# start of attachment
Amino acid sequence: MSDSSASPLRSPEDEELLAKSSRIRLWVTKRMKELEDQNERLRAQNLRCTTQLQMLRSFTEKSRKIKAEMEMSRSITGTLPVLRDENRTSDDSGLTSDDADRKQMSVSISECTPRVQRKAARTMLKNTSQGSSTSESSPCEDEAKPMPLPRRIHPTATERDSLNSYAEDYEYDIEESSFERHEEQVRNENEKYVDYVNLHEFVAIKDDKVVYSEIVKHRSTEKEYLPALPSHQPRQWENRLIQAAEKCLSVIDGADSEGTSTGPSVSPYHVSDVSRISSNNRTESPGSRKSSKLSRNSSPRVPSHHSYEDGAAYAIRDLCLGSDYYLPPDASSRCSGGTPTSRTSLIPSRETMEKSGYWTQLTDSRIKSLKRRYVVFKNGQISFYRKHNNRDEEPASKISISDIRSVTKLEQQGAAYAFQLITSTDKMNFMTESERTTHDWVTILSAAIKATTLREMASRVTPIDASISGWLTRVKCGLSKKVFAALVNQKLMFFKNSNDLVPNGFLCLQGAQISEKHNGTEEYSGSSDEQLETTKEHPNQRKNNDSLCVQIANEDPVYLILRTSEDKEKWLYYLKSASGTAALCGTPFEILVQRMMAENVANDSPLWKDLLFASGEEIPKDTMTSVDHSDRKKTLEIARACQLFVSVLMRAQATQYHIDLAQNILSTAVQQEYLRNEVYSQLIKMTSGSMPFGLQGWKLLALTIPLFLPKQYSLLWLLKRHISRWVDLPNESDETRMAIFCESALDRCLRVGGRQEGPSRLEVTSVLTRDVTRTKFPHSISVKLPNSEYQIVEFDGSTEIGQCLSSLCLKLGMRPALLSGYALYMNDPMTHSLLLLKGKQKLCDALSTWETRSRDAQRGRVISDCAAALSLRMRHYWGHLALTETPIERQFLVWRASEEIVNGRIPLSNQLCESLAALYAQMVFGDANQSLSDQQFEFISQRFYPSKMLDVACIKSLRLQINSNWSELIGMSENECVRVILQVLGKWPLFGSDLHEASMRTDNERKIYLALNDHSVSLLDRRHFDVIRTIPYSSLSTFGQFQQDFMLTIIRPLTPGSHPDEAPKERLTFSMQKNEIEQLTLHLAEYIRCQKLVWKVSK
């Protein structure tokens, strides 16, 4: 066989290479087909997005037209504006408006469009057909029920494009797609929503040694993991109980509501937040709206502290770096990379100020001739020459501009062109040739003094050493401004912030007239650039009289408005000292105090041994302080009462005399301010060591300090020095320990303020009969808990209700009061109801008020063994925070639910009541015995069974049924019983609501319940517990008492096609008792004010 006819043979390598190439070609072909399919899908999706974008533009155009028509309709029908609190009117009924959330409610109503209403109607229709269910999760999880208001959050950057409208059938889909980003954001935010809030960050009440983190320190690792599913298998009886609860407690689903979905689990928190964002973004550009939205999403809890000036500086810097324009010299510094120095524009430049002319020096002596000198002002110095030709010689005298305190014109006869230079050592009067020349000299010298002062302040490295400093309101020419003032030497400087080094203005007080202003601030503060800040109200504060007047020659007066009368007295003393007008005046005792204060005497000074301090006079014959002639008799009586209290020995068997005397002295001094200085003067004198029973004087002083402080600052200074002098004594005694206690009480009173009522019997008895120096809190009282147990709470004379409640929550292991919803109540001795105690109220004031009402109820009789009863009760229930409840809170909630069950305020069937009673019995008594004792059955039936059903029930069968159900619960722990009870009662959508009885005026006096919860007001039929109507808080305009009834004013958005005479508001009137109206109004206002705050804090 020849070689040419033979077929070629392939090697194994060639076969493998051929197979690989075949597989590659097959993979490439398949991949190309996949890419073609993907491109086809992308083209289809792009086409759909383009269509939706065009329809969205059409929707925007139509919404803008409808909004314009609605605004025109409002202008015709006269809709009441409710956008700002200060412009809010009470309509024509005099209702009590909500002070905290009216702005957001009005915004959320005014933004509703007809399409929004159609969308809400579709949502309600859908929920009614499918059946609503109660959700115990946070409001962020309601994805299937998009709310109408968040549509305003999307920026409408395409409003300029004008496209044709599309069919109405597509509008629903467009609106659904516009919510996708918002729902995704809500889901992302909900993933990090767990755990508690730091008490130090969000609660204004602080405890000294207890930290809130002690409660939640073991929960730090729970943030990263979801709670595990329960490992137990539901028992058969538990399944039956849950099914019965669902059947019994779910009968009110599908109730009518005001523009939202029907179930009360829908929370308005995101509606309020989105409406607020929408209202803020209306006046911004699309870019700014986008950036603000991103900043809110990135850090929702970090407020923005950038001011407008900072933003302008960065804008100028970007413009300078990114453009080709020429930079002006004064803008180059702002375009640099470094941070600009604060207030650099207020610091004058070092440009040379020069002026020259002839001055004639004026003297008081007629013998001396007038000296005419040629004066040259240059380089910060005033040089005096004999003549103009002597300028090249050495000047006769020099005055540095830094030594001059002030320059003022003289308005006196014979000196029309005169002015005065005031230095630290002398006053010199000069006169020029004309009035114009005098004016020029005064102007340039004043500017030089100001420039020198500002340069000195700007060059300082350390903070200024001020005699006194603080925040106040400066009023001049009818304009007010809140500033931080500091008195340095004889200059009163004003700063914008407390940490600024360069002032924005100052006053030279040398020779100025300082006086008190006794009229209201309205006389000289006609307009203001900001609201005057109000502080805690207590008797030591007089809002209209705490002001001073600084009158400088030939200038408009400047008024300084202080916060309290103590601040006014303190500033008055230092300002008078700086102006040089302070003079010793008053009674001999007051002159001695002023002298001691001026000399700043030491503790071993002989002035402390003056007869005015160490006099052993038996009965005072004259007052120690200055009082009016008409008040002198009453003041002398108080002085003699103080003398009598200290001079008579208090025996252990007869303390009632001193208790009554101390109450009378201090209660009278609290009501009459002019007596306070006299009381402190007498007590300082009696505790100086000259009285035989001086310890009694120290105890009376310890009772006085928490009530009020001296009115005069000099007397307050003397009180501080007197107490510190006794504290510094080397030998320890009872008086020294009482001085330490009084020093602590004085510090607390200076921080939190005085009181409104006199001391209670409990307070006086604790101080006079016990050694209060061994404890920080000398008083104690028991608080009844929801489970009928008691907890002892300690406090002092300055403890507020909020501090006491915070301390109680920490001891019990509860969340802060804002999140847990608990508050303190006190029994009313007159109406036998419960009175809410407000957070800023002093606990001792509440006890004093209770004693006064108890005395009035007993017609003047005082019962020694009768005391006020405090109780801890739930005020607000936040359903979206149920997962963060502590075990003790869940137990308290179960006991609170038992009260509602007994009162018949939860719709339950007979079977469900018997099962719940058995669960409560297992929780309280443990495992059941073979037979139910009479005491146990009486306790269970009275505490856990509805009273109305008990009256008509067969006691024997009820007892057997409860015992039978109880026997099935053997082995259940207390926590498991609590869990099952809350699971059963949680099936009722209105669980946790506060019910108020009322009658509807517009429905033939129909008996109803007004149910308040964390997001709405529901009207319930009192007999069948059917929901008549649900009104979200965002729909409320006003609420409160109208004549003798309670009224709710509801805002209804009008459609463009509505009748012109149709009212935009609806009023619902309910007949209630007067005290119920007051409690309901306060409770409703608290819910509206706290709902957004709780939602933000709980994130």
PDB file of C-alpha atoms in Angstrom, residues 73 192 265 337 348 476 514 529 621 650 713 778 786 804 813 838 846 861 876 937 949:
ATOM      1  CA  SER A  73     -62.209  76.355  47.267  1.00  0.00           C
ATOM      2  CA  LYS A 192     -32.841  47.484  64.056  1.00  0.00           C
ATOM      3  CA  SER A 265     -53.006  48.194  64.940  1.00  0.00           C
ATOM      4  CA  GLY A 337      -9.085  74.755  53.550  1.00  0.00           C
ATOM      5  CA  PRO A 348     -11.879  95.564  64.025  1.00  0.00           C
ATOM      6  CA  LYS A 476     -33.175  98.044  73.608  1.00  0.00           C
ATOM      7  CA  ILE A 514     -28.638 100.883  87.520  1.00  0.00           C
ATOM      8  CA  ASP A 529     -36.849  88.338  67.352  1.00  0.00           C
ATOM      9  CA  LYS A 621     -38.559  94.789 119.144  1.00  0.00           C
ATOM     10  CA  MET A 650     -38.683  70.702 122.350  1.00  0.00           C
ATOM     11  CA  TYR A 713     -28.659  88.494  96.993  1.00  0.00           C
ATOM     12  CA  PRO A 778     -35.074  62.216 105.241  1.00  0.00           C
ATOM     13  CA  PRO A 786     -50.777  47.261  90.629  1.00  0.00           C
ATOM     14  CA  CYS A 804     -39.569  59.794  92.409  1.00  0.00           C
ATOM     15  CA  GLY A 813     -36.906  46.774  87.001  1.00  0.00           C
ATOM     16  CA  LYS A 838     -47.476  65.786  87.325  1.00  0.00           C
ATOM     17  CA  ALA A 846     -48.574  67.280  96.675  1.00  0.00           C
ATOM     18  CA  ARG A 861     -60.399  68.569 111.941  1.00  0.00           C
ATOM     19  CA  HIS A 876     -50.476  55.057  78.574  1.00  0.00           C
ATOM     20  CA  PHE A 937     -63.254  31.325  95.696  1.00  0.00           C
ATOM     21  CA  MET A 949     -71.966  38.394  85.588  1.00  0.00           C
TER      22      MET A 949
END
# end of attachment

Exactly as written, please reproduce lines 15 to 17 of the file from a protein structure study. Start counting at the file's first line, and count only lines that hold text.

ATOM     12  CA  PRO A 778     -35.074  62.216 105.241  1.00  0.00           C
ATOM     13  CA  PRO A 786     -50.777  47.261  90.629  1.00  0.00           C
ATOM     14  CA  CYS A 804     -39.569  59.794  92.409  1.00  0.00           C